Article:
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Canyonlands of Mars


By Goro Komatsu


International Research School of Planetary Sciences

Università "G. d'Annunzio"




Mars is a world of giants. Volcanoes towing 15 miles above the surrounding plains and flood channels hundreds of miles wide are just some examples of gigantic geologic landforms. Canyons are not exceptions. Valles Marineris is a rift valley system, which can be called the greatest canyonland in the Solar System.


The Valles Marineris system stretches 2500 miles, as long as the distance from Los Angeles to New York, and is deeper than 5 miles at some places (Figures 1, 2, 3). The gradients of the canyon walls can be in excess of 25 degrees in many localities. The widest part of the canyon system is over 350 miles. This magnificent canyonland was visible even from the Earth by telescopes as a dark lineation before the dawn of space exploration.


Following the earliest probes sent by the former Soviet Union and the United States, Mariner 9 arrived at Mars on 14th November 1971 and began imaging the surface. After 3 months of a global dust storm that obscured the view of the vidicon camera onboard, the Mariner 9 revealed a wide array of surface landforms never seen before by human eyes. Among them, the vast canyon system of Valles Marineris. The canyon system was named after the Mariner 9 spacecraft indeed.


Clearly Valles Marineris has a tectonics origin. Its formation resembles those of terrestrial rift valleys such as the East African Rift Valley and the Baikal Rift system. Although there are observations indicating involvement of water in the evolution of Valles Marines, we still need confirmation on this point.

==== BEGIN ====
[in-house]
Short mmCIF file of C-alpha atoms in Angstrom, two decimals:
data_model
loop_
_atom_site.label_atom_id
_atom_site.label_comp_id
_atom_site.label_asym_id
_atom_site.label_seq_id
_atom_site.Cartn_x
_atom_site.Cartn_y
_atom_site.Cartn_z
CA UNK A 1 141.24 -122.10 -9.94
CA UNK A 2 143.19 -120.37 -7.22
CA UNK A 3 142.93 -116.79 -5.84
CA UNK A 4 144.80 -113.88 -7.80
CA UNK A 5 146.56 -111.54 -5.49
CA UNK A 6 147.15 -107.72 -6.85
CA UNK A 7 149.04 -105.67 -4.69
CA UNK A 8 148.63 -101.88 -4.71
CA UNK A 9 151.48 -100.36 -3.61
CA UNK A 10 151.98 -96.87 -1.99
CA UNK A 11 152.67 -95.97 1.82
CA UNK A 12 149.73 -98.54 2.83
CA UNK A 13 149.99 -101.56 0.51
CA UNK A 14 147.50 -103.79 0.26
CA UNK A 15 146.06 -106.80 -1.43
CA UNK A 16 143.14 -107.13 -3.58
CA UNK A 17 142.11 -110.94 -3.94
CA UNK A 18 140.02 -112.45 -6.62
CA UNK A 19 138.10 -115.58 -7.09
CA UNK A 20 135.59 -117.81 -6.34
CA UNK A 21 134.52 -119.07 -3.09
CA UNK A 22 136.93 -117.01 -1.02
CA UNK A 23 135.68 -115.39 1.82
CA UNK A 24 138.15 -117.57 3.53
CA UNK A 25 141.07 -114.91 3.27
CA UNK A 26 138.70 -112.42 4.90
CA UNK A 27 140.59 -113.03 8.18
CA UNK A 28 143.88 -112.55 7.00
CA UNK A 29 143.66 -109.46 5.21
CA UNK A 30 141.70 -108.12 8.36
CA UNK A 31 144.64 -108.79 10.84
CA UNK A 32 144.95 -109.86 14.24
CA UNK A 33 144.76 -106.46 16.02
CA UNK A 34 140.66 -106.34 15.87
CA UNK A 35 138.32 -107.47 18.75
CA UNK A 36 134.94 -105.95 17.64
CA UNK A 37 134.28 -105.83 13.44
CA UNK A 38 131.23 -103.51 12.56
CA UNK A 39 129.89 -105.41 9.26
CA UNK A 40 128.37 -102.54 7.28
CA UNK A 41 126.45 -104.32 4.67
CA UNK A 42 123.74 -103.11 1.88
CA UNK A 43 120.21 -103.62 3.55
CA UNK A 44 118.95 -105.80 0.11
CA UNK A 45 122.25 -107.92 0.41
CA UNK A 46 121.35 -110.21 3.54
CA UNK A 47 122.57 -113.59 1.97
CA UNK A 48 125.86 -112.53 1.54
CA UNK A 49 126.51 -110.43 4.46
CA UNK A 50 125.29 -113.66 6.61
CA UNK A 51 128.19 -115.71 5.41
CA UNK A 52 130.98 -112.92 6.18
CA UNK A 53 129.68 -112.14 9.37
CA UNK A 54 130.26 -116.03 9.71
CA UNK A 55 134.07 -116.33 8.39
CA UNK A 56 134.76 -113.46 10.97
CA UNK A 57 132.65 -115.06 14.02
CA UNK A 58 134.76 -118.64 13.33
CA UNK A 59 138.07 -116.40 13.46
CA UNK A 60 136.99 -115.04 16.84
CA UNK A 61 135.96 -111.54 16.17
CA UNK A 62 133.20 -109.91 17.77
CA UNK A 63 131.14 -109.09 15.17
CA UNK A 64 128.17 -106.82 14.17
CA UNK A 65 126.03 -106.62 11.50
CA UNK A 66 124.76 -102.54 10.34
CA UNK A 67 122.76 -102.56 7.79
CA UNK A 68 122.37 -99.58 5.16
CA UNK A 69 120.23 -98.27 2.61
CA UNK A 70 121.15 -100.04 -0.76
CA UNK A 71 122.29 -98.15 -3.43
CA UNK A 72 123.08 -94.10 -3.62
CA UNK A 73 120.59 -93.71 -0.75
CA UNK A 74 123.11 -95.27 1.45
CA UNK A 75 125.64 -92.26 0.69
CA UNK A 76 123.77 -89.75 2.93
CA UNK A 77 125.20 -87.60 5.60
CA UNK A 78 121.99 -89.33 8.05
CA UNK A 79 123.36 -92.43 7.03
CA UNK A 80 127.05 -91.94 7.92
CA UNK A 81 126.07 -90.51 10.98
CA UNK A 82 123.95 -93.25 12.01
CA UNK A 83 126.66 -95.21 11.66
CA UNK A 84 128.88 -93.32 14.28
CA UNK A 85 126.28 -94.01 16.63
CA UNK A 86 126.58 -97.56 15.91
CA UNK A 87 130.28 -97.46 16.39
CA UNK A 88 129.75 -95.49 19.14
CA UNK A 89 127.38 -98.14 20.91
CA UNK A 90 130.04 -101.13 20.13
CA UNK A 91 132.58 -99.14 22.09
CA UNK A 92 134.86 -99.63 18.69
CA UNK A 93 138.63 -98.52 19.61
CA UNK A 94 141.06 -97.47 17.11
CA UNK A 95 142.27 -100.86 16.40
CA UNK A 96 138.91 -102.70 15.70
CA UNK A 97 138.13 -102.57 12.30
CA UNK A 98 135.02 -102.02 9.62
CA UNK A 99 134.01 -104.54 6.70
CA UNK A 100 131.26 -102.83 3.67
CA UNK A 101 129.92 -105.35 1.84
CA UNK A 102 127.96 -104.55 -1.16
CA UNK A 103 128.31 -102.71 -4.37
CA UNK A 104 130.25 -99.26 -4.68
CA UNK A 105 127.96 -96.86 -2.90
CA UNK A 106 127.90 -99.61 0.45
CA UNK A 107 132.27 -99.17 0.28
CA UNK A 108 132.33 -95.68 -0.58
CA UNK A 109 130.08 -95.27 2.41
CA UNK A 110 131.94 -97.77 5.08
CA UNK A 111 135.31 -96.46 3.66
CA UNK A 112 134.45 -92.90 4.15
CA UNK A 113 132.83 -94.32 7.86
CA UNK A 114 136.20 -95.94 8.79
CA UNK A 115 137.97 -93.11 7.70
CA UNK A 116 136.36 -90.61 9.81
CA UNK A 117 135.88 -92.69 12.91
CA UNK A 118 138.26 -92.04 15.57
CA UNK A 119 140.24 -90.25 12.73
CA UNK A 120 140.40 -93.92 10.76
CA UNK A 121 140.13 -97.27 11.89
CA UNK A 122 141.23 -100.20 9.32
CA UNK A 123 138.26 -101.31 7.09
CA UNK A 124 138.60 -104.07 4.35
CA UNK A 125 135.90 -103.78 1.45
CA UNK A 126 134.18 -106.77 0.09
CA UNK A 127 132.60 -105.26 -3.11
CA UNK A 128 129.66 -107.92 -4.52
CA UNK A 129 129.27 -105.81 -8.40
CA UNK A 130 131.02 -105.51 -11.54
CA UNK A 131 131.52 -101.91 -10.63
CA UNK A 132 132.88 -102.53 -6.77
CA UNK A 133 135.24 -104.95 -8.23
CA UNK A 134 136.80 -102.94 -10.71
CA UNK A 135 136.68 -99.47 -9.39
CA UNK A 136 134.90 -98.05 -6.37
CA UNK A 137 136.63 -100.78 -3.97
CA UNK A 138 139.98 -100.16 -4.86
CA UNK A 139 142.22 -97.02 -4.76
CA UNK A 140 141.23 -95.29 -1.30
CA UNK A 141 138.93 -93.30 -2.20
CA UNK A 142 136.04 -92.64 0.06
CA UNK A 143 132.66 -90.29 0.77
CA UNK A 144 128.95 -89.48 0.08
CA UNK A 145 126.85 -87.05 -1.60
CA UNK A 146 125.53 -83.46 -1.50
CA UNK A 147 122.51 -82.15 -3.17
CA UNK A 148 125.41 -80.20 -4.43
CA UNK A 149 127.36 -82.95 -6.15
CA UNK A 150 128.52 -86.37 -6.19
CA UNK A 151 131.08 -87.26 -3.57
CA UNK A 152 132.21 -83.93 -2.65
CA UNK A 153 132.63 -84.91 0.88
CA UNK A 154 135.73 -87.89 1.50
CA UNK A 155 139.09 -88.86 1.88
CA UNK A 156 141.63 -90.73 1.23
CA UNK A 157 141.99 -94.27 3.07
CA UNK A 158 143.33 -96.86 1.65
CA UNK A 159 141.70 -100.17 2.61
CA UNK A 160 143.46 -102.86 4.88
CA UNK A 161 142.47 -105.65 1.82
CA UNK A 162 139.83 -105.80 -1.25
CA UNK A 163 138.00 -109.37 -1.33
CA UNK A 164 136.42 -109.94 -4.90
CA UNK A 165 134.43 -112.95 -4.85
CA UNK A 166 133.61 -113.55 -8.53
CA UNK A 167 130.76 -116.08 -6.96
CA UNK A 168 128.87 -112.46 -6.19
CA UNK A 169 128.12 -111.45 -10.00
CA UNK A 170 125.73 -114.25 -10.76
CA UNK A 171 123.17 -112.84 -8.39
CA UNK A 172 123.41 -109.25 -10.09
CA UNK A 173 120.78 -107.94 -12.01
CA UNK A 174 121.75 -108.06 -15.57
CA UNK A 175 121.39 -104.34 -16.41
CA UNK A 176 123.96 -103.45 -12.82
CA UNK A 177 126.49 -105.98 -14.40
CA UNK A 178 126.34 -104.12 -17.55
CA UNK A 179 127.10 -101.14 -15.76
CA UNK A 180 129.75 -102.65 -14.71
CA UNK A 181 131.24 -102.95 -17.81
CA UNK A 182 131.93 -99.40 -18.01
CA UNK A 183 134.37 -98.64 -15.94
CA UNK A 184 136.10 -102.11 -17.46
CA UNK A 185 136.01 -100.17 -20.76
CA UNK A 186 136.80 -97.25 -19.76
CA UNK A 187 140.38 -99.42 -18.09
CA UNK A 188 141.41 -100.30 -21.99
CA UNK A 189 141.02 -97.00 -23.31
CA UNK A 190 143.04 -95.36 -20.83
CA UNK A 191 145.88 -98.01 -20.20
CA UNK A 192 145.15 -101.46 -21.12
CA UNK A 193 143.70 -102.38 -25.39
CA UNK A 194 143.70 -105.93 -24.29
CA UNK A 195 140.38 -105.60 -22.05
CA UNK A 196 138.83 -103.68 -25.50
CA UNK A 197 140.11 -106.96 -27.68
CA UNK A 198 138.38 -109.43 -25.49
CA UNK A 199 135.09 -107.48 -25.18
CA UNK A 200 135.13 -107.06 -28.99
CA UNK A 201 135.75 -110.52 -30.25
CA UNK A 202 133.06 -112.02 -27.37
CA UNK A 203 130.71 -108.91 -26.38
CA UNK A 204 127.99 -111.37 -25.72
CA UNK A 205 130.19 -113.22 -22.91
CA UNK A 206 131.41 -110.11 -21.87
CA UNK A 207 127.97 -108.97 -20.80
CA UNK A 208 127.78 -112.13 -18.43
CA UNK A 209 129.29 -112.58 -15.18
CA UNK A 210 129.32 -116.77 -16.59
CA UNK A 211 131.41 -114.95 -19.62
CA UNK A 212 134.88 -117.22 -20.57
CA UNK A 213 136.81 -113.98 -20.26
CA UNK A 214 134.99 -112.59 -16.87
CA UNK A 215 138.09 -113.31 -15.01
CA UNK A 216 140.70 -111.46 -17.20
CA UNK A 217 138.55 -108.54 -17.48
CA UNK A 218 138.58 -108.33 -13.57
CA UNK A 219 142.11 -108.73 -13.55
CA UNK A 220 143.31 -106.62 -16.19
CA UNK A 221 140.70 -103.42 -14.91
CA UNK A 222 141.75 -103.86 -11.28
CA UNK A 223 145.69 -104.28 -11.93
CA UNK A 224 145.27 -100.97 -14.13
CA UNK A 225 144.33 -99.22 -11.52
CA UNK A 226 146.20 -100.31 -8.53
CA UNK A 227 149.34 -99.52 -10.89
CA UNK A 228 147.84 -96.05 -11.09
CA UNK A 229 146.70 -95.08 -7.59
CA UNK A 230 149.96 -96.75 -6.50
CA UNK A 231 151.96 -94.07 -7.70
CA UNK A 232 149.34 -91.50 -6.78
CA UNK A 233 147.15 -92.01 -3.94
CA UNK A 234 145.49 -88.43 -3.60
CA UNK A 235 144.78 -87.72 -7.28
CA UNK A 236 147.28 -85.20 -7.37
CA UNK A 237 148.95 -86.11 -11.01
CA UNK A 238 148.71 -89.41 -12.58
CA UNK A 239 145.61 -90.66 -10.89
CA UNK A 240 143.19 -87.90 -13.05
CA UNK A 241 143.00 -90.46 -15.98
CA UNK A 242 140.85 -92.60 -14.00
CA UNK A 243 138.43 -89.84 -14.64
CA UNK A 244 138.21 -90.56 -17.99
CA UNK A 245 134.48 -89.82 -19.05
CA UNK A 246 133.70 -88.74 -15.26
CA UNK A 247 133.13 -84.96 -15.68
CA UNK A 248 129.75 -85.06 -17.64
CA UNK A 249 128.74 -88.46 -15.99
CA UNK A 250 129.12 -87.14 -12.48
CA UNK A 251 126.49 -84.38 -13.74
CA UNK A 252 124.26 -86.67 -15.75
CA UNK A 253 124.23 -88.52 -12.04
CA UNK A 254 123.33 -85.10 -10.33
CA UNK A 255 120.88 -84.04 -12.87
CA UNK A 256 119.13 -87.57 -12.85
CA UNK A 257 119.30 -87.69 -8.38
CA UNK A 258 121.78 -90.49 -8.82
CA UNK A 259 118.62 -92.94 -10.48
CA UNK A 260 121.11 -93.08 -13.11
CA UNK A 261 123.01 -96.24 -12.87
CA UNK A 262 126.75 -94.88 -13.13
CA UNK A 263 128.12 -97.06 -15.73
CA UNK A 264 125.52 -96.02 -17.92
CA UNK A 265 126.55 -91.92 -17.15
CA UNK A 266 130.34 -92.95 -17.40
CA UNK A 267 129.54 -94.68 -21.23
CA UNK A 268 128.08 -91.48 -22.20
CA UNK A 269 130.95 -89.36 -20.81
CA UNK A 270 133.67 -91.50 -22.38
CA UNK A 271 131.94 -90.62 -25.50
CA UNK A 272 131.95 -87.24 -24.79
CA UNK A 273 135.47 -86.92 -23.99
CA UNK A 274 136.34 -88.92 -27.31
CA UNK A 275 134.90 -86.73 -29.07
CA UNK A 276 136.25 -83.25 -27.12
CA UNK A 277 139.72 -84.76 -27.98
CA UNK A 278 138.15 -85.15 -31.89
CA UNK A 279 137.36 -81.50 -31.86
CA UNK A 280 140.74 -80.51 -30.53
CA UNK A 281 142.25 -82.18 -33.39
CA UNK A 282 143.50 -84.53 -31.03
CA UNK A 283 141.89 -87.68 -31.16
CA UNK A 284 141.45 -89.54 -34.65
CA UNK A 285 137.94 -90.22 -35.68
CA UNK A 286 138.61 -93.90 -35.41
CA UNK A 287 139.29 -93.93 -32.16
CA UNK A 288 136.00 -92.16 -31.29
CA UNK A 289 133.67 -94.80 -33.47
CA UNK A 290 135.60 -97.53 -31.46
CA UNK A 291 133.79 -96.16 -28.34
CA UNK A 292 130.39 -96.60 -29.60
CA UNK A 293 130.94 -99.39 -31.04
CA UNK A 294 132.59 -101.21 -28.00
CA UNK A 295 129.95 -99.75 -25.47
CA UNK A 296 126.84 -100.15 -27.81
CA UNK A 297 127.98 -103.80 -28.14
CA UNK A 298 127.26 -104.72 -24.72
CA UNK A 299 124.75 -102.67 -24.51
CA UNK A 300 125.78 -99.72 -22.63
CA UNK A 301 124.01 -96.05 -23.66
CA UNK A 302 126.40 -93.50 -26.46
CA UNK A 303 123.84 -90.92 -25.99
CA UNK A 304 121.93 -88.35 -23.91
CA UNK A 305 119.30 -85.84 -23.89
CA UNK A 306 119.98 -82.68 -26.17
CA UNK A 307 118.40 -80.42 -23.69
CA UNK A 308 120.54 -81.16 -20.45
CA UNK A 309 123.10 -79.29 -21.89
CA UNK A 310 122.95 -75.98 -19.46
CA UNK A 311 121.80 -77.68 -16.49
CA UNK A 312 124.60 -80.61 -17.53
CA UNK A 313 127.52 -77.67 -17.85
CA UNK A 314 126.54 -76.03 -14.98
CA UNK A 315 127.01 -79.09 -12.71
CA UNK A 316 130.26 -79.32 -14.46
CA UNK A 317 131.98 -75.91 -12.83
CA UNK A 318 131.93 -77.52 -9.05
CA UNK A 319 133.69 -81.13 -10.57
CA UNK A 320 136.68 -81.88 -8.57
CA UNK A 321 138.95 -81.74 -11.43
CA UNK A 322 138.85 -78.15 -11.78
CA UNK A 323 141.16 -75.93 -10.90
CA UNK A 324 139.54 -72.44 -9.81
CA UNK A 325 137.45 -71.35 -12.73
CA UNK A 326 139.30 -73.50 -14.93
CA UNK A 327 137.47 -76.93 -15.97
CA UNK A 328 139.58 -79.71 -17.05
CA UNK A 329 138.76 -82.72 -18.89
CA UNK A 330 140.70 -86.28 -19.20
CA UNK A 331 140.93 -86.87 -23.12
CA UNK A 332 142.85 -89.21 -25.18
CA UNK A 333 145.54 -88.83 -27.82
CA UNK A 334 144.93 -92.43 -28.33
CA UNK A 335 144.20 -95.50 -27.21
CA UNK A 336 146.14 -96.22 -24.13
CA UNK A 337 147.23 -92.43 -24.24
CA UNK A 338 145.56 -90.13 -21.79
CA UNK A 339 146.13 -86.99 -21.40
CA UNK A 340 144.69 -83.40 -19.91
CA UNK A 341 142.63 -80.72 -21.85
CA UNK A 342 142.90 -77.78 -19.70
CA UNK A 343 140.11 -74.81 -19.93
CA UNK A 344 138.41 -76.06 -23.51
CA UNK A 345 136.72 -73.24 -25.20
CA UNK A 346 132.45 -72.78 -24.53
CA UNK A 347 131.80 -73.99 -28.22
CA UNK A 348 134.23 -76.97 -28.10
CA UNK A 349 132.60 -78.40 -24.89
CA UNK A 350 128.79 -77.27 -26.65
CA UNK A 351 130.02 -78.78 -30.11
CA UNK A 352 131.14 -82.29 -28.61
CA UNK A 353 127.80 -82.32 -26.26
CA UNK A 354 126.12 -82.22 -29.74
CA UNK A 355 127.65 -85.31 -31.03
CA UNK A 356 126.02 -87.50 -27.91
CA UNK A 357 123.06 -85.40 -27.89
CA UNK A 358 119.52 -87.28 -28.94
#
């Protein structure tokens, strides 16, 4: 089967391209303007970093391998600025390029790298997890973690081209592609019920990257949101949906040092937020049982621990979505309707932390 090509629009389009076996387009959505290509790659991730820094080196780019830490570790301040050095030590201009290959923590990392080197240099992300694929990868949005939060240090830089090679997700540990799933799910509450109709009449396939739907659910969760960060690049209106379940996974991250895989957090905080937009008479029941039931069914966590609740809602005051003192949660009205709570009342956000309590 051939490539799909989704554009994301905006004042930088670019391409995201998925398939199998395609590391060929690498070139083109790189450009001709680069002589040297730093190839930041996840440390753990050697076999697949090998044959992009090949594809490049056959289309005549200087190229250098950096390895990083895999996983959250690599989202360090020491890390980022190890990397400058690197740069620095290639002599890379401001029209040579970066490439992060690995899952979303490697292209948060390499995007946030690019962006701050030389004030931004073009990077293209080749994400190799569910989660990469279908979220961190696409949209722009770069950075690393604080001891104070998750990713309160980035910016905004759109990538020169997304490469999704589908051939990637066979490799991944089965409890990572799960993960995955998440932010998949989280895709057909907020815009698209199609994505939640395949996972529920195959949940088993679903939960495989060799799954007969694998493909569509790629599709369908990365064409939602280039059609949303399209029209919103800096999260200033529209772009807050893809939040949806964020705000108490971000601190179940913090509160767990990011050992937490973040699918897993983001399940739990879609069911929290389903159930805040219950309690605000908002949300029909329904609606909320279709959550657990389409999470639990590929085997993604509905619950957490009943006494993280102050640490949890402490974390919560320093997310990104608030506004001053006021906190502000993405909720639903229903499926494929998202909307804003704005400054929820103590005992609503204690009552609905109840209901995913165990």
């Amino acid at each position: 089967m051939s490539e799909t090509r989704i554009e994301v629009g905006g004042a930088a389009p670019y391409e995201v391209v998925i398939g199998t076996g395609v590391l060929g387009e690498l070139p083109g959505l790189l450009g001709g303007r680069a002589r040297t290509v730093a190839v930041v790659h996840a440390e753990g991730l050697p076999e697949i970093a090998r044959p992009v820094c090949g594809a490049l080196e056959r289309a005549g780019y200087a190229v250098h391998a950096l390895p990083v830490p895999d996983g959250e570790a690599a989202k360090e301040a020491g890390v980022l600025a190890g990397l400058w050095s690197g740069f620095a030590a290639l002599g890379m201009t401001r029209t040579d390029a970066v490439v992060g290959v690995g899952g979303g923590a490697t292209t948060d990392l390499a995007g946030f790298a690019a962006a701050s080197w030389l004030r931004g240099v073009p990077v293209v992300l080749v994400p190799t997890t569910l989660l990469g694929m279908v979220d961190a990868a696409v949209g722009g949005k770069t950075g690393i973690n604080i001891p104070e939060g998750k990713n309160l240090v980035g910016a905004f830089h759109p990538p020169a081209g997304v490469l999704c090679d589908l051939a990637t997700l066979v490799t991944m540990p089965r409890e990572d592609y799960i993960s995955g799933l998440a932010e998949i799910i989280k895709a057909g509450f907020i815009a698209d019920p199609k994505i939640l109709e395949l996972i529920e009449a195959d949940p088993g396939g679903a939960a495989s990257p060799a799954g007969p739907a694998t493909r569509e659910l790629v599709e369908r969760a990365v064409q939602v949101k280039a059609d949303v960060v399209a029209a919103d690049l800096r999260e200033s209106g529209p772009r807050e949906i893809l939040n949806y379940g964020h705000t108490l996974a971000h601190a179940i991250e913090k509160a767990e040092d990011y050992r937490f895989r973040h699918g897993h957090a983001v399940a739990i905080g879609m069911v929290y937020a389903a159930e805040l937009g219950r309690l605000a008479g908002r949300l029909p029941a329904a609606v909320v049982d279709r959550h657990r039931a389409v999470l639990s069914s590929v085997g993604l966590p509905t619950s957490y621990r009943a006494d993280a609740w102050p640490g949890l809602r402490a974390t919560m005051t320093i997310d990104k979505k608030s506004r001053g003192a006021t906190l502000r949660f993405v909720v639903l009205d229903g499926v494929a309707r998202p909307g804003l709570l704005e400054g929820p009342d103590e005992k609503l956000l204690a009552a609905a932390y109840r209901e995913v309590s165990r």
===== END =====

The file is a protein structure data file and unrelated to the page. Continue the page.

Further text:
There are other canyons on Mars. Among them, Loire Valles are worth mention. Vallis (valles – plural) means valley, but the scale of Loire Valles is similar to that of the Grand Canyon in Arizona. The Loire Valles system is centered at about 20 ° S latitude, 16 ° W longitude in the Margaritifer Sinus region (Figures 4, 5). It is about 440 miles long and begins as a narrow outflow channel at a small region of chaotic terrain where grounds appear to have collapsed forming deep jumbled holes. The width of the channel varies from less than a half mile to about 3 miles. However, along most of its length it is heavily dissected by numerous tributaries, sections of which head at escarpments similar to those at the Grand Canyon of Arizona. The width of canyons between the escarpments varies from about 25 to 60 miles. In contrast, the Grand Canyon is about 300 miles long and 13– 45 miles wide. The Grand Canyon is as deep as about one mile, Loire Valles are as deep as about a half mile.


Another example of prominent Martian canyons is the Nanedi Valles system that is a collection of smaller valleys compared with Valles Marineris and even with Loire Valles. It is centered at about 5 ° N latitude, 48 ° W longitude in the Xanthe Terra region. These valleys have been cited often in the Mars science literature as the one of the best examples of landforms formed by flowing water on the surface sometime in the past. Note that Nanedi Valles system's meandering paths (Figure 6) display a complex pattern ofcutoff meanders and paleochannels. This type of pattern is commonly observed with terrestrial analogues. Patterns of paleochannels on Earth are often attributed to changes in discharge rate, climatic shift, and neotectonics, implying that Mars also experienced such changes.